Complicated Grief

Usually complicated grief is grief that goes on longer than “normal”. And instead of a person slowly healing as they work through the grief cycle, they can actually find they are coping worse as time goes by instead of better.

You will hear words like; more painful, debilitating, unresolved, protracted, traumatic, prolonged sense of mourning, inability to recover, overwhelmed by emotions, is severe enough to interfere with daily functioning.



Actually many of the other grief definitions fall under the blanket of complicated or unresolved grief – absent grief – inhibited grief- delayed grief – conflicted grief- chronic grief.


Complicated Grief Symptoms

The symptoms can include but aren’t limited to:

  • intense loneliness
  • extreme avoidance of reminders
  • unstoppable thoughts, memories or images of deceased
  • sense that grieving less would be “dis” loyal or that the grief itself is all that they have left of person
  • denial of death
  • numbness –detachment
  • depression – inability to enjoy life
  • inability to carry out normal routines
  • withdrawing from social outlets
  • irritability – agitation
  • suicidal thoughts
  • uncharacteristically engaging in reckless behavior
  • severe disruption of sleep habits
  • obsessive thoughts of death – or opposite


Complicated Grief Silhouette



We will experience many of the symptoms mentioned above. 

It is the intensity and duration that define whether what you are experiencing is “normal”, healthy bereavement or if you have moved into complicated grief.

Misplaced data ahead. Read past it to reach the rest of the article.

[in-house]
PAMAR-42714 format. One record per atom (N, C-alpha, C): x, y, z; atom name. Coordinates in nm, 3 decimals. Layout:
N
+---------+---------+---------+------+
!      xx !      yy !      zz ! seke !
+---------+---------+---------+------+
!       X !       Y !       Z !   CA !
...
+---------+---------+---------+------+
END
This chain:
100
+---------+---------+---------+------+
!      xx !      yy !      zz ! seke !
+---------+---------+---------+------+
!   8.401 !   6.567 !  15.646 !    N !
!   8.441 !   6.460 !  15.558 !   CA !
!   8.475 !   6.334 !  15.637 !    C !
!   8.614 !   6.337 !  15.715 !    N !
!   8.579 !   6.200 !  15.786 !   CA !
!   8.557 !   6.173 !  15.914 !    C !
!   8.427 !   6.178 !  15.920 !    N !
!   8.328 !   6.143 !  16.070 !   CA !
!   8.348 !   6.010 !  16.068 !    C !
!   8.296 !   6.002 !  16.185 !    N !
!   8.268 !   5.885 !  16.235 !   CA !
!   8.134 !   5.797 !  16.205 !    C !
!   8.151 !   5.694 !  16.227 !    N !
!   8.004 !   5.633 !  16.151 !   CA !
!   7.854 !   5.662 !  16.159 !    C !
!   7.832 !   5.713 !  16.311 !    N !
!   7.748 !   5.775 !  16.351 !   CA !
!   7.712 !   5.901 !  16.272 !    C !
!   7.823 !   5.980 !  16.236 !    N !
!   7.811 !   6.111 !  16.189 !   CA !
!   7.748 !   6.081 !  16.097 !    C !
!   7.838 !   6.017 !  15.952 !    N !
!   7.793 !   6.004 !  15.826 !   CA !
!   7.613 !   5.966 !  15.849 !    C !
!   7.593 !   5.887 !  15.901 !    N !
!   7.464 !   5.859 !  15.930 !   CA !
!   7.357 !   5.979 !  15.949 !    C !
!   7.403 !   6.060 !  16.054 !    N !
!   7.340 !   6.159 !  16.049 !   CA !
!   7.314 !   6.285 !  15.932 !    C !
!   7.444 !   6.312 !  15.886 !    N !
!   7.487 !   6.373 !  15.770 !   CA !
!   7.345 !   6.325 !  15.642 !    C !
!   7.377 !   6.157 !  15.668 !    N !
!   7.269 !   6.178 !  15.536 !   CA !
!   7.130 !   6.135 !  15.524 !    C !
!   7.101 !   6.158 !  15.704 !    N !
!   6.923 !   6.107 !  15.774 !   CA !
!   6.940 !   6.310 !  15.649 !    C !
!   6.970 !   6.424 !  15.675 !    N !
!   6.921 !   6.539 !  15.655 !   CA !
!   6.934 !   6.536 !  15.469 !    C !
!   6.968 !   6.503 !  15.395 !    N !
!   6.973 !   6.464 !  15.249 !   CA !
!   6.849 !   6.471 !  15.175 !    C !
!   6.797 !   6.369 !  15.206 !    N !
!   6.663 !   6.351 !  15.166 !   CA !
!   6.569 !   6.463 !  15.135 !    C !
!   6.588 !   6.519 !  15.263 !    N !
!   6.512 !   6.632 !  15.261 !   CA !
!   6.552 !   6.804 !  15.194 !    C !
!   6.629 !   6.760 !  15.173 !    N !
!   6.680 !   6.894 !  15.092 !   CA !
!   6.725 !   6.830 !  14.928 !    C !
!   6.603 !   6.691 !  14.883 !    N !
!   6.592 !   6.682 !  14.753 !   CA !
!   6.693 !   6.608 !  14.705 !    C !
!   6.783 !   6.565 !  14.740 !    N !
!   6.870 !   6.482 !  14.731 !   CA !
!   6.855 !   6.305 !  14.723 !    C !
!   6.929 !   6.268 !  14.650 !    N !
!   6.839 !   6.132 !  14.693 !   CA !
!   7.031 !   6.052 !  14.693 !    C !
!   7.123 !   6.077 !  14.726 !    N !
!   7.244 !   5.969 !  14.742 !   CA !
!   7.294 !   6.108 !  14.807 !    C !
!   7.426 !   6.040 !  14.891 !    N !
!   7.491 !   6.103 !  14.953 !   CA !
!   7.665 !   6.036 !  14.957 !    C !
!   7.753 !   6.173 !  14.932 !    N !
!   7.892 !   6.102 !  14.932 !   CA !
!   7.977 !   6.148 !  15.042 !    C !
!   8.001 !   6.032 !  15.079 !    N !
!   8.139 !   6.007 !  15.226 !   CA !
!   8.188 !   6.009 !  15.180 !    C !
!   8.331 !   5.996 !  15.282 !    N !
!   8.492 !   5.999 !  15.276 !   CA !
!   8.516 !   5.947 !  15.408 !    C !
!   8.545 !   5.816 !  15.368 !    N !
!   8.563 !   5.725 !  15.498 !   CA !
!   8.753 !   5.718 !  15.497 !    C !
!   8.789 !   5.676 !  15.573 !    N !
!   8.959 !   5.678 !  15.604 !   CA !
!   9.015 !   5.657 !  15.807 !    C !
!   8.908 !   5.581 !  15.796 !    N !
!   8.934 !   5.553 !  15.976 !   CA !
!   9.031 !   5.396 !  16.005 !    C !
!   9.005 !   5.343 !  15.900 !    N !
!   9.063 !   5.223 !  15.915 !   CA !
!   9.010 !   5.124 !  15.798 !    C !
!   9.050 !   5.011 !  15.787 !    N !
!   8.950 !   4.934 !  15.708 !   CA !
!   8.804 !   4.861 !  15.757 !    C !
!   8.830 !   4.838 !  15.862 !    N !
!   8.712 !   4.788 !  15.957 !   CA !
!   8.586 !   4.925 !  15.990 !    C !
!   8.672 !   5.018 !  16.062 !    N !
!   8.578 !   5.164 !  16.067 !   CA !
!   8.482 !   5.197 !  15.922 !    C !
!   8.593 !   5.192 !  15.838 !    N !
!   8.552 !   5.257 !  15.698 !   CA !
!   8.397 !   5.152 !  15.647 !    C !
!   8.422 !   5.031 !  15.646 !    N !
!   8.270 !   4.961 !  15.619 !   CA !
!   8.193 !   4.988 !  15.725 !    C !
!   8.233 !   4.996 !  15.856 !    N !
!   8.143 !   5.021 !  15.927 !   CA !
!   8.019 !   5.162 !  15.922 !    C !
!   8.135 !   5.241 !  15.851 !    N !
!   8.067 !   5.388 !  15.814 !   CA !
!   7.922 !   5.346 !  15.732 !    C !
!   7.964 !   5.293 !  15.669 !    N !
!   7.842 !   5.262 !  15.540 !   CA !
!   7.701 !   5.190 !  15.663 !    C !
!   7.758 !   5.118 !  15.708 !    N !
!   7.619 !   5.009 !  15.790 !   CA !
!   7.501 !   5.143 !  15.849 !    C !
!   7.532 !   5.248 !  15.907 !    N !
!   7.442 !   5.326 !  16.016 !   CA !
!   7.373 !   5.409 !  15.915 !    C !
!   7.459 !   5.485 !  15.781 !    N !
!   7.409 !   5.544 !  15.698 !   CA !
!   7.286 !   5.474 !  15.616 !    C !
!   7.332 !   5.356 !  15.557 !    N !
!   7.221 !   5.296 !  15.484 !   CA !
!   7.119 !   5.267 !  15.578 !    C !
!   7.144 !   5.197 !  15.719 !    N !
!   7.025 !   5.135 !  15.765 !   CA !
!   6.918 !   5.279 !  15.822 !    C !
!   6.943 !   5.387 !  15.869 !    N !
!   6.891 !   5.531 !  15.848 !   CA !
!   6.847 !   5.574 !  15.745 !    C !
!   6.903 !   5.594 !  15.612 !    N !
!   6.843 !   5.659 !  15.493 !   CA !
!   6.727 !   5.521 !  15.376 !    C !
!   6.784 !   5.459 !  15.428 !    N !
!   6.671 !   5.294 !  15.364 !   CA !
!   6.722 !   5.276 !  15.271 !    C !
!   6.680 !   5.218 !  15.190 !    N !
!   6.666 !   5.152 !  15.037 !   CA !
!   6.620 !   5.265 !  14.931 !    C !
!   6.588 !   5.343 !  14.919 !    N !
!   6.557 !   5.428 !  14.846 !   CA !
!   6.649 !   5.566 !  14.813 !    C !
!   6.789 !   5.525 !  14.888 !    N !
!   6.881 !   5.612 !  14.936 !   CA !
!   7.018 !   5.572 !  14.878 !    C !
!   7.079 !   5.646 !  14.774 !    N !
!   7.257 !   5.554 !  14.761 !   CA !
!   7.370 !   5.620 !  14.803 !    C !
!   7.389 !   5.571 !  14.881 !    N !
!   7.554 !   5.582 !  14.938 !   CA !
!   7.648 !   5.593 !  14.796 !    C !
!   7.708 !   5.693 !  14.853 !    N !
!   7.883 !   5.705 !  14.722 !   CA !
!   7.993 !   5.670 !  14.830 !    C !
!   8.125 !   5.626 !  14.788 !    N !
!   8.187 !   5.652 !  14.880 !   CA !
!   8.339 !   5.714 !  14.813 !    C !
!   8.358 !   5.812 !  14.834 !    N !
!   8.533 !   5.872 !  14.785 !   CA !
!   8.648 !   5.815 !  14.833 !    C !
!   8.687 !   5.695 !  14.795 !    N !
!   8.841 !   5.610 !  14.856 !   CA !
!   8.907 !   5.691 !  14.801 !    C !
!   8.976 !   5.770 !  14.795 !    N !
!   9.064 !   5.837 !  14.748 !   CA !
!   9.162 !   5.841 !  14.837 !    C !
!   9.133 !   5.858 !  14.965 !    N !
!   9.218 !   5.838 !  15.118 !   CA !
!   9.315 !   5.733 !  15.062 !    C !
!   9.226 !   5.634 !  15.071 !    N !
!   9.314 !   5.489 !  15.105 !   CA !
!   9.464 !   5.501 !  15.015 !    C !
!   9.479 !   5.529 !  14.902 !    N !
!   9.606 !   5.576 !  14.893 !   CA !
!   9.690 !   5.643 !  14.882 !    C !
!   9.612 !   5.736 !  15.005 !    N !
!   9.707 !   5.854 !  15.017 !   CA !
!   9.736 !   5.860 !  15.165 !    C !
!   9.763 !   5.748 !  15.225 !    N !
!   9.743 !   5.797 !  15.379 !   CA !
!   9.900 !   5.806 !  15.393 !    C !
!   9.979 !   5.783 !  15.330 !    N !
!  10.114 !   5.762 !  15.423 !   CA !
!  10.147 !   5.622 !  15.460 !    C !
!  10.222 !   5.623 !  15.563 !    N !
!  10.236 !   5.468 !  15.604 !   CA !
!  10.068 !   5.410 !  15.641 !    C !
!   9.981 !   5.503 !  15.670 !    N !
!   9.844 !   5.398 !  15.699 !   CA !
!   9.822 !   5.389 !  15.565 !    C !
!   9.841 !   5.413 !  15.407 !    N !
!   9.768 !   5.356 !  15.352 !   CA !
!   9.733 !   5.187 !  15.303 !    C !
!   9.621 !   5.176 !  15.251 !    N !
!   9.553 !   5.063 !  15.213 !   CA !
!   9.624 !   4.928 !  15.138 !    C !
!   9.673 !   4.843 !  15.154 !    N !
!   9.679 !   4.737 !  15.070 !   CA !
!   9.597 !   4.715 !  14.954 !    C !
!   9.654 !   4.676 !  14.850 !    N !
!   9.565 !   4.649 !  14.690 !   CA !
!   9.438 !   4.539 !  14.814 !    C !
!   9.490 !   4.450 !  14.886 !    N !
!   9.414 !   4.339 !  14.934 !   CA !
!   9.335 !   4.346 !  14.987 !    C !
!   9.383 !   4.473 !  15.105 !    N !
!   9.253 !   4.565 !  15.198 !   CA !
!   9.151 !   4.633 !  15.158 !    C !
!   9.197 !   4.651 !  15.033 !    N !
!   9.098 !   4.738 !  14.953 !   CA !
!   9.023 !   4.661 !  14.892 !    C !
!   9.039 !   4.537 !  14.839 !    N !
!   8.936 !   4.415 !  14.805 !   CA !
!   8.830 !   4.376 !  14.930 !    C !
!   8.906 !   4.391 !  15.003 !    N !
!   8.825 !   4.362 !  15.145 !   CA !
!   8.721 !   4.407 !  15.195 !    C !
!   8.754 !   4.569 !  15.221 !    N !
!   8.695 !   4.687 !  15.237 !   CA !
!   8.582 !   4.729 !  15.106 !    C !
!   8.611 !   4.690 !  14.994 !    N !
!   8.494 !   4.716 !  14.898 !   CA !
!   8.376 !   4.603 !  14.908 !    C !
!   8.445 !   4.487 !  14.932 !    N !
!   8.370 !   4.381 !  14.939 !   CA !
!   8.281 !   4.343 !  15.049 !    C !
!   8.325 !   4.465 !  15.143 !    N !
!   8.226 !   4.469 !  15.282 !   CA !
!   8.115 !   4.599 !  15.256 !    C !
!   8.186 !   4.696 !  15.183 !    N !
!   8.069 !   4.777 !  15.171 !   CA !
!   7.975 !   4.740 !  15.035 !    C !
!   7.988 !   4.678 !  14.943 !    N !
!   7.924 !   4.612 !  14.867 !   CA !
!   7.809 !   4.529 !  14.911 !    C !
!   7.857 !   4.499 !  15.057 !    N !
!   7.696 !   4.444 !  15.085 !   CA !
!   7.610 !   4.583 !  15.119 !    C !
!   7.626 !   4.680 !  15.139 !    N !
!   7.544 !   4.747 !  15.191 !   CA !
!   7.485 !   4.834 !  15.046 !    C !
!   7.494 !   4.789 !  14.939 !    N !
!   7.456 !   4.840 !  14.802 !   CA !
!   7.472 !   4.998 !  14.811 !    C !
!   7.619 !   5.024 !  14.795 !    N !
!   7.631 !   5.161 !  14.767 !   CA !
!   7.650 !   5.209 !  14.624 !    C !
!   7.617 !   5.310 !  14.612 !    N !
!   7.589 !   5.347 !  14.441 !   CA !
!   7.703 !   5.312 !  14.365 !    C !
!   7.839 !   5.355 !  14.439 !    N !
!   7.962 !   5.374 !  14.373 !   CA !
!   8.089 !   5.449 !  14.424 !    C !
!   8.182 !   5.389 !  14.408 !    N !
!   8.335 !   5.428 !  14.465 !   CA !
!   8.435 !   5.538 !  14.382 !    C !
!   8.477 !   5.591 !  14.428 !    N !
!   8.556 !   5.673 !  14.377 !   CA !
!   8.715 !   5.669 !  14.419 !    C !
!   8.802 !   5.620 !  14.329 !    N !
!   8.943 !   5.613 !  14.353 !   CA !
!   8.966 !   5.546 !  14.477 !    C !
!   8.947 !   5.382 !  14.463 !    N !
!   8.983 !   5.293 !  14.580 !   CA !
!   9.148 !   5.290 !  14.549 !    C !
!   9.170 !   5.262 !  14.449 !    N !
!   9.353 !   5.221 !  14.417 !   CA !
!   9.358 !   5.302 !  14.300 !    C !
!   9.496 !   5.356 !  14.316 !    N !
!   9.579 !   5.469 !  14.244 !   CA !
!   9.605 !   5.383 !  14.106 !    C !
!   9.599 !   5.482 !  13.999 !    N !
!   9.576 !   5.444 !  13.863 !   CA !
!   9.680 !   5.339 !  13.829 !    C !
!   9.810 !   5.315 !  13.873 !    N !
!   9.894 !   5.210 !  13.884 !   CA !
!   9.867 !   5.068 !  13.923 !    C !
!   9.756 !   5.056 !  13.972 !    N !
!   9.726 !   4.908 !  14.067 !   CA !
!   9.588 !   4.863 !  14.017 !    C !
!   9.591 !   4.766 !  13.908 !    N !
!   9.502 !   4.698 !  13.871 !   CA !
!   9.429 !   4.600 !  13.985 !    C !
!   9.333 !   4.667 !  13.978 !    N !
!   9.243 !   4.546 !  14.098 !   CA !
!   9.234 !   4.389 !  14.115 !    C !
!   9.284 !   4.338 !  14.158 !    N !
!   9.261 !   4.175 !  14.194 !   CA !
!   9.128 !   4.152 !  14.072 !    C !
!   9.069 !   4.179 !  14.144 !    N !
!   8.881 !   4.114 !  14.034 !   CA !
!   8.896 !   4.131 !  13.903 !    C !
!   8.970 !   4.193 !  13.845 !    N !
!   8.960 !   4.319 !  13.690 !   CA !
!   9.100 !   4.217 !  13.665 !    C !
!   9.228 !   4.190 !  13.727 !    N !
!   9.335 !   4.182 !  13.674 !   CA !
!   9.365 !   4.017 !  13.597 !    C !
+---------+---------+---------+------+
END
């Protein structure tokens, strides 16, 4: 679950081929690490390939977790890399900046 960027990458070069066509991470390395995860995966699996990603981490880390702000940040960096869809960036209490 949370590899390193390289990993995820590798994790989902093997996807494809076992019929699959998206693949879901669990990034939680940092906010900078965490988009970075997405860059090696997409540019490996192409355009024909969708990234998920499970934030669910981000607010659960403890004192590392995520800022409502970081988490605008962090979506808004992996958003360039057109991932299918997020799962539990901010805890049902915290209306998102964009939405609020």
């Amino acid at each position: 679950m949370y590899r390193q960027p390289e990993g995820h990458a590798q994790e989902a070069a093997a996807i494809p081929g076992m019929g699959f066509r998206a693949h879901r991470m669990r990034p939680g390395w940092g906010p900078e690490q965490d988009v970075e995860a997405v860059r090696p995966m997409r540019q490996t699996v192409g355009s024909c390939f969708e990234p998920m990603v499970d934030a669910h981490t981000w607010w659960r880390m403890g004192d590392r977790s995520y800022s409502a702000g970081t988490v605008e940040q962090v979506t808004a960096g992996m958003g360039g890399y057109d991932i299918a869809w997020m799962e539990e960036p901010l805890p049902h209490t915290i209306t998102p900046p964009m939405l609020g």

Also considered is the number of symptoms that you are experiencing.




According to Mayo Clinic, if you are experiencing a majority of these symptoms they believe you
could benefit from professional grief counseling.

  • can focus on little but your loved one’s death
  • have persistent pinning or longing for the deceased person
  • have thoughts of guilt or self-blame
  • believe that you did something wrong or could have prevented the death
  • feel as if life isn’t worth living
  • have lost your sense of purpose in life
  • wish you had died along with your loved one


If you believe that you may be experiencing this kind of grief do not try to “go it alone”! Seek help. If your regular support systems are not helping you to heal consider seeking the help of someone who has been trained to guide you through the grieving process and into healing.

If you are not sure where to find this kind of help start by asking your pastor, hospital or hospice staff, or your local senior center as they are likely to be able to put you in touch with the proper resources.




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Scripture Verse

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Psalm 46:1